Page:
The development, revealed at a London seminar, is aimed at revolutionising the jeans market, worth more than $10bn annually in the US and more than pounds 800m in the UK.
Monsanto's scientists are understood to have transferred a gene from a plant with a blue flower - they will not say which one - into a cotton plant, producing a "bud" that is bright blue instead of white.
"When I saw it, it blew my mind," said Carlos Joly, the company's director of sustainability for Europe. "It is the colour of the sky on a summer's day," he told delegates to the seminar on agriculture aimed at British farmers and the UK agricultural community, which was picketed by the environmental pressure group Friends of the Earth.
Monsanto claims the naturally coloured fibre could do away with the pollution caused by large amounts of toxic dye used in the manufacture of blue denim, often in the Far East. The new cotton, the company says, is scheduled to be commercially available in 2005.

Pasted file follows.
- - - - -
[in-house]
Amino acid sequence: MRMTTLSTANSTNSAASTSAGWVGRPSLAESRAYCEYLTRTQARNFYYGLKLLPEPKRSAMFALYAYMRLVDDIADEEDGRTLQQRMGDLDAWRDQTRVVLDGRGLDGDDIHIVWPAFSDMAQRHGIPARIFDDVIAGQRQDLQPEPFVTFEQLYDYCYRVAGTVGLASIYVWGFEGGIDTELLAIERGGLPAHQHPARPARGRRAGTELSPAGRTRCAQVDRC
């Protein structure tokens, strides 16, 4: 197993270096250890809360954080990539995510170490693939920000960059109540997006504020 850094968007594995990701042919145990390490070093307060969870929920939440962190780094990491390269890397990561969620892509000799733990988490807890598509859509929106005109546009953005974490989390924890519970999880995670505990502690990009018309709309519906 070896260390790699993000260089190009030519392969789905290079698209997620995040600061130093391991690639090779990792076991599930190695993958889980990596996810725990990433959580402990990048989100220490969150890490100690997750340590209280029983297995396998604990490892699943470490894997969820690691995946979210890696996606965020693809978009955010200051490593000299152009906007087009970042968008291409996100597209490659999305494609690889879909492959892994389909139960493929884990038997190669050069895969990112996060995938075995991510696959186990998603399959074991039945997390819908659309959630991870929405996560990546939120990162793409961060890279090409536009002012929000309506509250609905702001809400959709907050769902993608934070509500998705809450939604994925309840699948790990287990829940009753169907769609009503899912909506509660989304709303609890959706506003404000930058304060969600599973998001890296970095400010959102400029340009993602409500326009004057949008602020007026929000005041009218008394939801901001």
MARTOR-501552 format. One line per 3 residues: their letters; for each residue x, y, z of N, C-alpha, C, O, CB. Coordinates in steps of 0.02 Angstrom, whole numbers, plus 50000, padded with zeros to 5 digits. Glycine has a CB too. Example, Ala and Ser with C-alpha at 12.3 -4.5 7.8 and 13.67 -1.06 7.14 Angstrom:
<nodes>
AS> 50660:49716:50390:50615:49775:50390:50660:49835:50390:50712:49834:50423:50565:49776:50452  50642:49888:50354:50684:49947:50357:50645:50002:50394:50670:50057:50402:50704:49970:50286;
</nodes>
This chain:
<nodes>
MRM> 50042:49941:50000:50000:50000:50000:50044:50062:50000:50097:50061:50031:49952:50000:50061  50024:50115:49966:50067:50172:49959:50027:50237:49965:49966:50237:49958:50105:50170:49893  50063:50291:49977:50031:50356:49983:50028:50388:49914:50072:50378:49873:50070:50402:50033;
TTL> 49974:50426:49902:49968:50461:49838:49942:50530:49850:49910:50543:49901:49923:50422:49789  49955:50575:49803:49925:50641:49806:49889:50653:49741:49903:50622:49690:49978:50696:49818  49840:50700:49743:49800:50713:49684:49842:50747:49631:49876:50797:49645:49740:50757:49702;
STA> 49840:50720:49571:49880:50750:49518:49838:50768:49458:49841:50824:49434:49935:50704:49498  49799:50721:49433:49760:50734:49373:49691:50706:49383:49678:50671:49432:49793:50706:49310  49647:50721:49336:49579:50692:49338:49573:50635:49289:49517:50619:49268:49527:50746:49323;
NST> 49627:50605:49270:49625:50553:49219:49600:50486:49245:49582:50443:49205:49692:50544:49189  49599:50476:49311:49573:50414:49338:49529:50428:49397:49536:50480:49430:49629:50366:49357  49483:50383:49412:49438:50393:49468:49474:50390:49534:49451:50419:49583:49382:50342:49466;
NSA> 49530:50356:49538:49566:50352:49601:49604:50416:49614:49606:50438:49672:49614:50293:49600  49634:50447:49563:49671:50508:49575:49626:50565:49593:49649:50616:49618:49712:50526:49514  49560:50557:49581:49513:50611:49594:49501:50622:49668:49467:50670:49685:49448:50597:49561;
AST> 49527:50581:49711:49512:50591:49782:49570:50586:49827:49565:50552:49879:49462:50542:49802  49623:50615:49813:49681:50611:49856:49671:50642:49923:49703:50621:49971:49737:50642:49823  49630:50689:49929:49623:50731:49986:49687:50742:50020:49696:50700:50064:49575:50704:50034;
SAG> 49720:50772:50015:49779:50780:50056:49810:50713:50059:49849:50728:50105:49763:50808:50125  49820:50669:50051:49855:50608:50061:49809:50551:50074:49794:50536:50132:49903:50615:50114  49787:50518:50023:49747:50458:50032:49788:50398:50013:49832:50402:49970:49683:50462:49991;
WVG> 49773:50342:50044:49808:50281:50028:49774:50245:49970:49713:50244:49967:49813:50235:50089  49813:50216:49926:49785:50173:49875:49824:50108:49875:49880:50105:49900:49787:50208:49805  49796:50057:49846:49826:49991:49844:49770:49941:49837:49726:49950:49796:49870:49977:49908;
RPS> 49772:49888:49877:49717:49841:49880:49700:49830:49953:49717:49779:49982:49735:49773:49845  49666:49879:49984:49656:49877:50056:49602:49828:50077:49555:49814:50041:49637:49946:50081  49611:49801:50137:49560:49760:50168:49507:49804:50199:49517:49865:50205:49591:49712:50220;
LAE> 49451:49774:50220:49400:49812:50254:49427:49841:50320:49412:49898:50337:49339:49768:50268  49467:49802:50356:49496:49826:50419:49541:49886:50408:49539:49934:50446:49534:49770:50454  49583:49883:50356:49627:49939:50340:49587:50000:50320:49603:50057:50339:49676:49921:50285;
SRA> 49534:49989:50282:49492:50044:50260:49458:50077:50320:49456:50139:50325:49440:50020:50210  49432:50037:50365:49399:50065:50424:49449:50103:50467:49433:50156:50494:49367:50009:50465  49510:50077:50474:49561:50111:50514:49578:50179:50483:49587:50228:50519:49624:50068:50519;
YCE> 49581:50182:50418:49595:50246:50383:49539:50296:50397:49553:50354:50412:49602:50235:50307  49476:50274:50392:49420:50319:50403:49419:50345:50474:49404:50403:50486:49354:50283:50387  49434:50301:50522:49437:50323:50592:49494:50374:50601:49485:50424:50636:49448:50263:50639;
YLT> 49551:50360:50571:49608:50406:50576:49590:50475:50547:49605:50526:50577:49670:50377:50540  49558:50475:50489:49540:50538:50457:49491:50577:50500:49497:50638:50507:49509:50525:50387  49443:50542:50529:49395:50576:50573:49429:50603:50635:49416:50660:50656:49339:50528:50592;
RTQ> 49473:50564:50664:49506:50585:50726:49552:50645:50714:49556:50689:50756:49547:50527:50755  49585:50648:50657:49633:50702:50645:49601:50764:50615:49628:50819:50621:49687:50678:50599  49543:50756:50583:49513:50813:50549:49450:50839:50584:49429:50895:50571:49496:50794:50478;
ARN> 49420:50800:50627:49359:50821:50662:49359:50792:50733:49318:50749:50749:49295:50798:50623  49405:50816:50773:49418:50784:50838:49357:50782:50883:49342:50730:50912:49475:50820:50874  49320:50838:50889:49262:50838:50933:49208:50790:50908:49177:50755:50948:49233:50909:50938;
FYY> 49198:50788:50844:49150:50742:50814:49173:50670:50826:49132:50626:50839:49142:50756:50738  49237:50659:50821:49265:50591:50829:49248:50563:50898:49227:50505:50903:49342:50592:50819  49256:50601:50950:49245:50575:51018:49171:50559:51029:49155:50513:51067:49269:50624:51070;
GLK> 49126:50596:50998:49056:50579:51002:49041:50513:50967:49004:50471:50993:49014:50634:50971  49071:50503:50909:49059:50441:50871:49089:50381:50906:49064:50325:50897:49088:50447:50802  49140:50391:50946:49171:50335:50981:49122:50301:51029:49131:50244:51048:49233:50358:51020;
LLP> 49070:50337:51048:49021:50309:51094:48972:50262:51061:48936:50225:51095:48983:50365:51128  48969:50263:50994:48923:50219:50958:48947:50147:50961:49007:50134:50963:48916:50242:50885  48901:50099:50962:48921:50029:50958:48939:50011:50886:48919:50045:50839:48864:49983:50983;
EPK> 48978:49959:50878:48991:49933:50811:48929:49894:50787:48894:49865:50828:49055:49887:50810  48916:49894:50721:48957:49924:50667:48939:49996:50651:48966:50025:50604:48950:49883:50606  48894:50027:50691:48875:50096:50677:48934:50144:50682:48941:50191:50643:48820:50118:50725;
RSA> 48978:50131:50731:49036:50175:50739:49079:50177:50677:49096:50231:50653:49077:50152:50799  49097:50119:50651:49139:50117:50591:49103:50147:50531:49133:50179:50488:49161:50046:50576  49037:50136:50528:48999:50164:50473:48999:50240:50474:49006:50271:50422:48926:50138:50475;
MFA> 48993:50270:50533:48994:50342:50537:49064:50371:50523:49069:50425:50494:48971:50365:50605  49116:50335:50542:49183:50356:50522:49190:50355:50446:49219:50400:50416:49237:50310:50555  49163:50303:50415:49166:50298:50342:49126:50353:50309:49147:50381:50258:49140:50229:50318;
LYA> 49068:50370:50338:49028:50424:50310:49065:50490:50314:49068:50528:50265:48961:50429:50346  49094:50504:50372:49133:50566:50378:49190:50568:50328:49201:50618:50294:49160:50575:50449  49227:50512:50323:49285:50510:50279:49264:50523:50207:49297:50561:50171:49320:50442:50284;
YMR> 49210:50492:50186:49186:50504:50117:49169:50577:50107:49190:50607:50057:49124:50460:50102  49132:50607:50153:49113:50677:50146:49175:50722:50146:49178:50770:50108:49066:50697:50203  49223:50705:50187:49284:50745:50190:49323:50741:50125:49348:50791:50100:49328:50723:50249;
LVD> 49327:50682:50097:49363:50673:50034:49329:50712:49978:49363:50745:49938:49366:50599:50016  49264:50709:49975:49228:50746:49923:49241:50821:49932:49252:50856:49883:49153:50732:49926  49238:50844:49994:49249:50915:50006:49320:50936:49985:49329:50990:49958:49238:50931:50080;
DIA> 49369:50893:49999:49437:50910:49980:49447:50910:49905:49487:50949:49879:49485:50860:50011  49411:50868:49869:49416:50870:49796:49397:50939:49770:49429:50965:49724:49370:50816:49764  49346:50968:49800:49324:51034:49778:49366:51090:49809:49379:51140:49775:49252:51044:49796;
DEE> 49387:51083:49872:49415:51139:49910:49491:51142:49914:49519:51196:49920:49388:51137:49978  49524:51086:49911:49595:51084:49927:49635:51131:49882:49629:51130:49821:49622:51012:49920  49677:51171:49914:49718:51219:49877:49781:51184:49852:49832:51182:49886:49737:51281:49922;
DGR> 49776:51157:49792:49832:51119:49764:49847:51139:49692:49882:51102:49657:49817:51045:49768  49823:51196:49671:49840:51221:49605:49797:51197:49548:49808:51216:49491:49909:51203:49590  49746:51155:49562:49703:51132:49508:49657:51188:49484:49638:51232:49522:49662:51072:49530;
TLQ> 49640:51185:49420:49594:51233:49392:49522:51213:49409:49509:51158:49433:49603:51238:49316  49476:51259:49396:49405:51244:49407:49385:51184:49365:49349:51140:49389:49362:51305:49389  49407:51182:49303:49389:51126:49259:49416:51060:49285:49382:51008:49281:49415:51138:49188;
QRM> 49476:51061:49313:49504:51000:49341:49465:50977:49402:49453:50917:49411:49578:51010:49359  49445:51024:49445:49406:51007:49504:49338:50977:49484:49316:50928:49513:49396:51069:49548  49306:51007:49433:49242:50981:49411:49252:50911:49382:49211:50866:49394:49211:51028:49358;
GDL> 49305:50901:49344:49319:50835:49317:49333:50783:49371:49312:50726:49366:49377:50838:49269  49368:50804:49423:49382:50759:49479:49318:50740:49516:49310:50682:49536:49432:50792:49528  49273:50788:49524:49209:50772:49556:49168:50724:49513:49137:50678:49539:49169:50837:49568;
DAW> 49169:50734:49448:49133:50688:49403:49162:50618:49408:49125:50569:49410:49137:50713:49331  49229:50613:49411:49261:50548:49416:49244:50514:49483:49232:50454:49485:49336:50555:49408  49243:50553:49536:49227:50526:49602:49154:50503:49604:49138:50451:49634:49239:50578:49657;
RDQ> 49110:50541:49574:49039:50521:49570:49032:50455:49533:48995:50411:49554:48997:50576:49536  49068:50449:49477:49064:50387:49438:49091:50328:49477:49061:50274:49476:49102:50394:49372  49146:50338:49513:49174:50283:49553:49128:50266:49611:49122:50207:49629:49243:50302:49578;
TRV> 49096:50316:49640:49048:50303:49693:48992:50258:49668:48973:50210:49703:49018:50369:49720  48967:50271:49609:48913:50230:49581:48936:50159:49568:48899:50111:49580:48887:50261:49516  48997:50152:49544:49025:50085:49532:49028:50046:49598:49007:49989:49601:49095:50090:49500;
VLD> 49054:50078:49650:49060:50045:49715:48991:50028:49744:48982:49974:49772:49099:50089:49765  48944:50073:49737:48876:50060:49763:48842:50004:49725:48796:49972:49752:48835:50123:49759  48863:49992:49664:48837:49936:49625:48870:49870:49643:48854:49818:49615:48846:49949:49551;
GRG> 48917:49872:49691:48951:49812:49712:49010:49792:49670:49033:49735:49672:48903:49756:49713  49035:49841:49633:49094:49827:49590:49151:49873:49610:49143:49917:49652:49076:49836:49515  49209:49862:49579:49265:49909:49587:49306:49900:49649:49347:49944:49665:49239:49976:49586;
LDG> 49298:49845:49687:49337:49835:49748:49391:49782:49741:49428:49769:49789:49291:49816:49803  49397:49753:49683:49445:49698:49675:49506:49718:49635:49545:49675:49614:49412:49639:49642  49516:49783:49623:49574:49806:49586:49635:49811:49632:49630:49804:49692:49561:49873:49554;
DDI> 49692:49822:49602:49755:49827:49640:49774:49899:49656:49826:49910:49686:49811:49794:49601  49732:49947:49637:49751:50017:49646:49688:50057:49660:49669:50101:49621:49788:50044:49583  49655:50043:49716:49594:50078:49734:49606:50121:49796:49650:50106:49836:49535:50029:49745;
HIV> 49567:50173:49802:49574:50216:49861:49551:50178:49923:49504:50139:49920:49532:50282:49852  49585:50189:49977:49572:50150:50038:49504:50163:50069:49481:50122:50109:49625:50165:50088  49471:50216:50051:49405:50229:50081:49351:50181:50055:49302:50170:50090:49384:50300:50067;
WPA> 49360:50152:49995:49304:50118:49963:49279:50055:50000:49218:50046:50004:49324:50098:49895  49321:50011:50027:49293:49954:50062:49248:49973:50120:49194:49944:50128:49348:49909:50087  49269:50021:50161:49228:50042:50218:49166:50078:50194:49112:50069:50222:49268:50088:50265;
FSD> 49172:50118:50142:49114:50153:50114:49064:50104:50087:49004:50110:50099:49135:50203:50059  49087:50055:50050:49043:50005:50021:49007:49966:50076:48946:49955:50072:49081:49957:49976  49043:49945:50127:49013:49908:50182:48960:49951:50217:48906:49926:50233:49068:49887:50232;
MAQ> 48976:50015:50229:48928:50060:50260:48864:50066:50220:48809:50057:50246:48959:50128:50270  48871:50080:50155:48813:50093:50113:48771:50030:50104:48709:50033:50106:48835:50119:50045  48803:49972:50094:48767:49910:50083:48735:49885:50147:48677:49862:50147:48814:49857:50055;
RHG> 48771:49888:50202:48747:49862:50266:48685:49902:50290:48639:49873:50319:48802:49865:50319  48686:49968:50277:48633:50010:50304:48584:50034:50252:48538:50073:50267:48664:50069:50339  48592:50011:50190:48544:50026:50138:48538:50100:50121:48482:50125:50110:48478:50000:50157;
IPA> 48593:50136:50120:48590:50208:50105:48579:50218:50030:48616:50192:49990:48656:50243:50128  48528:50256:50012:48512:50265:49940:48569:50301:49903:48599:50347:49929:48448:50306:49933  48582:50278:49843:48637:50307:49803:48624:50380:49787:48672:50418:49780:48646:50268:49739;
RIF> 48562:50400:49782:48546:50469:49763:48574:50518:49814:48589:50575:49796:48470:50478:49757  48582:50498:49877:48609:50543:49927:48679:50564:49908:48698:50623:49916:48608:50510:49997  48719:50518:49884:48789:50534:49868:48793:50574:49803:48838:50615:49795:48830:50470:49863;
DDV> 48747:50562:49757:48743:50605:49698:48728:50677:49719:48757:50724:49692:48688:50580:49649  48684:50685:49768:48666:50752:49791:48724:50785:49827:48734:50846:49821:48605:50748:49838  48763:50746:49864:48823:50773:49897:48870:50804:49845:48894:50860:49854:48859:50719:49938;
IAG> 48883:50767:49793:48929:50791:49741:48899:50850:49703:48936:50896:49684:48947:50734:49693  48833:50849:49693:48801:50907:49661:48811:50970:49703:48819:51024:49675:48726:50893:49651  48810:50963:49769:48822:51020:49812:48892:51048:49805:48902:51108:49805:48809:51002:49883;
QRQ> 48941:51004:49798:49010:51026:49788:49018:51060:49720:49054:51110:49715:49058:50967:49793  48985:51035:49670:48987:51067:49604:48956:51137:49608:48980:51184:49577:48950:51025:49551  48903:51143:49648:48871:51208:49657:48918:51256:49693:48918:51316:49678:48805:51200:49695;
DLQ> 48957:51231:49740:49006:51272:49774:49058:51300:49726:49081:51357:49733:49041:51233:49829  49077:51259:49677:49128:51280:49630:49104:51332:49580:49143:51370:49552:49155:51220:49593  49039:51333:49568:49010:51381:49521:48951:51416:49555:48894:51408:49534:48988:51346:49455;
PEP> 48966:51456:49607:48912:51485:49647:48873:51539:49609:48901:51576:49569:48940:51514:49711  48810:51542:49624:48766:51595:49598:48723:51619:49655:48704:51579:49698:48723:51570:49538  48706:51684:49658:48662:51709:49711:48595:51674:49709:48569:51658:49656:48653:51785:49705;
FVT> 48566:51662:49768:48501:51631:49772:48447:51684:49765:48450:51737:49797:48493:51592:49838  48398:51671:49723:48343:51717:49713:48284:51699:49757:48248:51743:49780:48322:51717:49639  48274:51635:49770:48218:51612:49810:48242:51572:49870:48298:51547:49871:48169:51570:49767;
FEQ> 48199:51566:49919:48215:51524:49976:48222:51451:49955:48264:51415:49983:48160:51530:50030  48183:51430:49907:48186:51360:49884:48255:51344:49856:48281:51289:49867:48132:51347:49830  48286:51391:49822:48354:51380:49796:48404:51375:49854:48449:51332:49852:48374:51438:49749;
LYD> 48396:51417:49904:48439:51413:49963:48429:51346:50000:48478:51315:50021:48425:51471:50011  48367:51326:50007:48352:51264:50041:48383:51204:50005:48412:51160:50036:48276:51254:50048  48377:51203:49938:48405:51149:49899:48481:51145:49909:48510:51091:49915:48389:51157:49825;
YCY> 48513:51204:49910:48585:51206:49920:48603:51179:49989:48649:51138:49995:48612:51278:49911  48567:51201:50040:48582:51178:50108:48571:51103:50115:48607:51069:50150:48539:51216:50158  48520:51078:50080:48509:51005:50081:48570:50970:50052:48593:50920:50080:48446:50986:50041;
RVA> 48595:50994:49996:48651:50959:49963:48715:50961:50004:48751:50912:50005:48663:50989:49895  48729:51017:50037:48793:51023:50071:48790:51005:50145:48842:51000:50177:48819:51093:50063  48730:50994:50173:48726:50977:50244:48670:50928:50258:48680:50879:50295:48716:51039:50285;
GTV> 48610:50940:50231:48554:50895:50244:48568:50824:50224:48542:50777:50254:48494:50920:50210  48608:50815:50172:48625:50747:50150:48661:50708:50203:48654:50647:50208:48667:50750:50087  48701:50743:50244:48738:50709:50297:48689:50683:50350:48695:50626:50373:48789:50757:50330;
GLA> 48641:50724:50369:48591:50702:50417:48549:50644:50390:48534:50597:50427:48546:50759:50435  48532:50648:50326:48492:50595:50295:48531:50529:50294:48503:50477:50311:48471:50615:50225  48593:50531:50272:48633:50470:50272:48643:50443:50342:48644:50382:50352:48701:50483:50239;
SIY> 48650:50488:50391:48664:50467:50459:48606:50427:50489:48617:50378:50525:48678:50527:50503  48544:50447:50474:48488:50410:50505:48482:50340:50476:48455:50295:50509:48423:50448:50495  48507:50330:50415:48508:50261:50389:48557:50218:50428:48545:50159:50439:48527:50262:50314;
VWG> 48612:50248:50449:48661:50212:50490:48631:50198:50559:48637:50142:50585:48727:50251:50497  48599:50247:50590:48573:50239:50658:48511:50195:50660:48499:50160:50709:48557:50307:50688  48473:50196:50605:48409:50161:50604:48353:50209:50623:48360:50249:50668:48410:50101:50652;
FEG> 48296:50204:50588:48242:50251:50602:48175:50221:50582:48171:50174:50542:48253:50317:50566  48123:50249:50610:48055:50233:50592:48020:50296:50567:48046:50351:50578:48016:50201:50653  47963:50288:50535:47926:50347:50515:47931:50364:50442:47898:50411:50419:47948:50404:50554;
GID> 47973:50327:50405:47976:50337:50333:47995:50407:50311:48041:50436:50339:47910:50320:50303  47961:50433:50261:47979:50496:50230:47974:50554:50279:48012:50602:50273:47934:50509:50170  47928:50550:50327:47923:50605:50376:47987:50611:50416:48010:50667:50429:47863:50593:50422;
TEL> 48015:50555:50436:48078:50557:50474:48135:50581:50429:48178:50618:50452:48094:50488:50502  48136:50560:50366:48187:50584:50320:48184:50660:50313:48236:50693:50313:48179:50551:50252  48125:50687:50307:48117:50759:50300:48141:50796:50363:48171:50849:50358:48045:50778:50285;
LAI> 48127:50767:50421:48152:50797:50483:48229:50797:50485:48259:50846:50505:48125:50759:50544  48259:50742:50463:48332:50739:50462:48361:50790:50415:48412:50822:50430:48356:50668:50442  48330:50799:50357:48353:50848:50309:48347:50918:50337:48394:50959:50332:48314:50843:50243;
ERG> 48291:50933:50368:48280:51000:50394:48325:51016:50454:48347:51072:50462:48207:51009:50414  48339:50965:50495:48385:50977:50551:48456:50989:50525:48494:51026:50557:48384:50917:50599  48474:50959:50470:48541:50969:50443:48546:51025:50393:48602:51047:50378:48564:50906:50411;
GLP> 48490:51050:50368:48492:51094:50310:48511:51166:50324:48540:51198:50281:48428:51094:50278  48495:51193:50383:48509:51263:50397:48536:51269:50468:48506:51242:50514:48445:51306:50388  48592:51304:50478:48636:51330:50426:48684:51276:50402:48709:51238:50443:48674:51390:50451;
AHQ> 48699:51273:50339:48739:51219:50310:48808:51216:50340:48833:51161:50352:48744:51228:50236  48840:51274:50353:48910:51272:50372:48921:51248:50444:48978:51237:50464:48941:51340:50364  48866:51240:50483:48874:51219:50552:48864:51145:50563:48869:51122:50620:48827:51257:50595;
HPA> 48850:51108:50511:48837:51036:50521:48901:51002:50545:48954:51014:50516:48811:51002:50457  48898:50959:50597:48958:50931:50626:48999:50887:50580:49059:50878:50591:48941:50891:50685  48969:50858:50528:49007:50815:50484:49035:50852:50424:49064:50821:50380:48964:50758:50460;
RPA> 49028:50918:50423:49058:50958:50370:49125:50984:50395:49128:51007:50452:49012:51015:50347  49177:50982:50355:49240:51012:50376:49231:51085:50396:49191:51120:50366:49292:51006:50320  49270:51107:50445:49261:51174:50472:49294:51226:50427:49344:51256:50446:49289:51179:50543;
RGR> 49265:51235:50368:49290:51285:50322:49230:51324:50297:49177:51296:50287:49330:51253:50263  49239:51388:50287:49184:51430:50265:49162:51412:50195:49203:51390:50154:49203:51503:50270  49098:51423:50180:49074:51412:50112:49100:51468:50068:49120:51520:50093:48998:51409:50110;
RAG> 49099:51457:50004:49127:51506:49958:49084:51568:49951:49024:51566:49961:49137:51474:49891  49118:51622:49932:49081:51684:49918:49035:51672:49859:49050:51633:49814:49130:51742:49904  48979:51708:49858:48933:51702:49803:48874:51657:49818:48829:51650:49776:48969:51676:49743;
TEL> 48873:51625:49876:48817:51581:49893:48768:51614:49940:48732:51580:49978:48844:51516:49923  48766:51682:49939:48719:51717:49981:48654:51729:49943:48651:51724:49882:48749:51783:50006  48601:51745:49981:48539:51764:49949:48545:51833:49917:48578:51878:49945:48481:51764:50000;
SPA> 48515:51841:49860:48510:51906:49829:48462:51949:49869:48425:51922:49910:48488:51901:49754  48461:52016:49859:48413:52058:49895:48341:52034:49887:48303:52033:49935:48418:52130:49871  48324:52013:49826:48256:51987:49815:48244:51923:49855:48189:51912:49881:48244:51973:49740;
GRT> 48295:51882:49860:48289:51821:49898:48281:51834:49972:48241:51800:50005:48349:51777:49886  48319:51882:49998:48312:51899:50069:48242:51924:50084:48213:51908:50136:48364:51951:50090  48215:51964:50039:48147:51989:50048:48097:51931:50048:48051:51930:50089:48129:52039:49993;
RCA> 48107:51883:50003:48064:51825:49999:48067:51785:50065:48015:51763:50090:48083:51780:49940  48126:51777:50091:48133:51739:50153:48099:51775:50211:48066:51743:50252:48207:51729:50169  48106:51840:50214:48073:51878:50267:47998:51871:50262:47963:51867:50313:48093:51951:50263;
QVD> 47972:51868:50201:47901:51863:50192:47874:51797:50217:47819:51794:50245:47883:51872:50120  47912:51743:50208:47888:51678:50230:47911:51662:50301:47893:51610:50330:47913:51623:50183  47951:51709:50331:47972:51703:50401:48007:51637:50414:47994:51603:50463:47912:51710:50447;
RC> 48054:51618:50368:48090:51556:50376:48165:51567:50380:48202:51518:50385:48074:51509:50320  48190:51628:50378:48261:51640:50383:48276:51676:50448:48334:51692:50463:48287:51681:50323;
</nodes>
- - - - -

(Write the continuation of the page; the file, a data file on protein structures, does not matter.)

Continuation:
It has been grown in growth chambers and greenhouses in Monsanto's research laboratories in St Louis, Missouri, and Davis, California, but has not yet undergone field trials.
"Does it represent a cost saving? Yes. Does it represent an ecological benefit? Yes. But whether young people will be able to stone wash these jeans, I don't know," Mr Joly said.
The company says that it is also working on a genetically-engineered natural khaki cotton which could supply, dye-free, the vast world market for military uniforms, not to mention the booming fashion for such items as chino-style casual trousers.Reuse content